British Actress Thandie Newton Reverts To Original Name Spelling, “Thandiwe”
British actress Thandie Newton says she is reverting to the original Zimbabwean spelling of her name, Thandiwe, after decades in Hollywood.
Newton, the daughter of a British lab technician and a Zimbabwean princess, told British Vogue magazine that she is taking back her original name. The name “Thandiwe” which means “beloved” in the African country’s Shona language and is pronounced “tan-DEE-way” was changed in the credits for her first acting role, in 1991’s “Flirting,” when she was just 16.
“That’s my name. It’s always been my name. I’m taking back what’s mine,” the 48-year-old was told Vogue in her May 2021 cover interview.
Newton, who has long been an advocate for women who have been sexually assaulted, has been outspoken about racism and sexual abuse in Hollywood.
In the Vogue interview, Newton said “Flirting” director John Duigan asked her to “be a bit darker” for the role, and repeated allegations that the then-39-year-old embarked on what she has previously described as a “coerced” sexual relationship with her.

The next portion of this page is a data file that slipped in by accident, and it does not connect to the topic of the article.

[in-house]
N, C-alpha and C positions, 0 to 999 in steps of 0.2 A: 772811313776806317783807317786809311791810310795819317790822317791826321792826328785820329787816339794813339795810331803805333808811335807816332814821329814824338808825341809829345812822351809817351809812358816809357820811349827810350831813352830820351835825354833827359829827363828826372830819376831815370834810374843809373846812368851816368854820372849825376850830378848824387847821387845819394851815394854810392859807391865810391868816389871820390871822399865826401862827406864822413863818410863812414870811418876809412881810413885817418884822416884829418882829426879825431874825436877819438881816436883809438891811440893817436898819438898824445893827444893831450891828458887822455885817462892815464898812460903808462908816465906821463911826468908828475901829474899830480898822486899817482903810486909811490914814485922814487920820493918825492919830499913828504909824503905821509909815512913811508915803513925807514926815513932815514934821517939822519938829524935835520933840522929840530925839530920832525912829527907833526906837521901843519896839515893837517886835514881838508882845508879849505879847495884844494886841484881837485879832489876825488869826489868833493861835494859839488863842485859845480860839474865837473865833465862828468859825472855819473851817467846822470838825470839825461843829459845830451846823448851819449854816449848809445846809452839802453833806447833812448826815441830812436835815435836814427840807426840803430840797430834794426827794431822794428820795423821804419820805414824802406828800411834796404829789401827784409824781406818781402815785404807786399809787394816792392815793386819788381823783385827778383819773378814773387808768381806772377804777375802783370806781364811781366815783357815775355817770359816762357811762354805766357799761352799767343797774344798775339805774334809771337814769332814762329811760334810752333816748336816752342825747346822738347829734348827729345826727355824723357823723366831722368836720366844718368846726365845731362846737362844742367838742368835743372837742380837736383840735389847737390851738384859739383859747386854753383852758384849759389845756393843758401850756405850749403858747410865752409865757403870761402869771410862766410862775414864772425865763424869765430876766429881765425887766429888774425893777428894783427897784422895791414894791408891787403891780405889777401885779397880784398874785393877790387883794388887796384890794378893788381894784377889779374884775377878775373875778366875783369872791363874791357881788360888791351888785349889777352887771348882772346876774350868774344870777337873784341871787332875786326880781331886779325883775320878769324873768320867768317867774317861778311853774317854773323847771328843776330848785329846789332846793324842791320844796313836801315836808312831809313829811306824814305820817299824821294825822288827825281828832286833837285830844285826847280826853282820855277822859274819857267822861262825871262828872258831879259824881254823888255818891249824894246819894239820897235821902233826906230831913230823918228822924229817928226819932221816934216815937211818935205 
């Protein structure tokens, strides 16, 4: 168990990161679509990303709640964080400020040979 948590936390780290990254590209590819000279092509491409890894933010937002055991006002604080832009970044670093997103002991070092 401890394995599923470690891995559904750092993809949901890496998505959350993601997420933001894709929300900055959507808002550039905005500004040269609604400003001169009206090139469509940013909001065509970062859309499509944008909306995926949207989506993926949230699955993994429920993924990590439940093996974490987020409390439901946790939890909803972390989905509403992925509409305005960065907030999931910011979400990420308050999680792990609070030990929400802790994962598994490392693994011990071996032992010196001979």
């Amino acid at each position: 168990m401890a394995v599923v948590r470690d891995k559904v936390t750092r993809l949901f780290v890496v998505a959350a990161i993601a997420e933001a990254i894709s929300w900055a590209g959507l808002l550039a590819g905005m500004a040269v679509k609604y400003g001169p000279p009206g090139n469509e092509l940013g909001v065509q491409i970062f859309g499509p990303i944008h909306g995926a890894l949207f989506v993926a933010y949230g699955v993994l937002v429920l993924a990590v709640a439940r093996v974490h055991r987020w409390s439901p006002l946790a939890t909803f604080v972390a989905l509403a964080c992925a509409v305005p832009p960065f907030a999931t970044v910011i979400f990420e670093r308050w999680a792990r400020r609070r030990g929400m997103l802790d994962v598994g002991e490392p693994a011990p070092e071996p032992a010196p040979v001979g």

She recalled other derogatory incidents of racism and sexual abuse, including a director who abused her and then showed footage of the incident to others.
“I was traumatized,” she told the magazine.
And she spoke frankly about her battles with an eating disorder, calling it “the most horrific dance with something that’s supposed to bring you life.”
“Black women are truly the nexus where all of this overlaps,” she said. “Think of what else has the potential to heal if we support and care for Black women.”
Newton is known for starring roles such as the title character in Beloved (1998), Nyah Nordoff-Hall in Mission: Impossible 2 (2000), Christine in Crash (2004), for which she received a BAFTA Award for Best Actress in a Supporting Role, Linda in The Pursuit of Happyness (2006), Stella in RockNRolla (2008), Condoleezza Rice in W. (2008), Laura Wilson in 2012 (2009), and Val in Solo: A Star Wars Story (2018).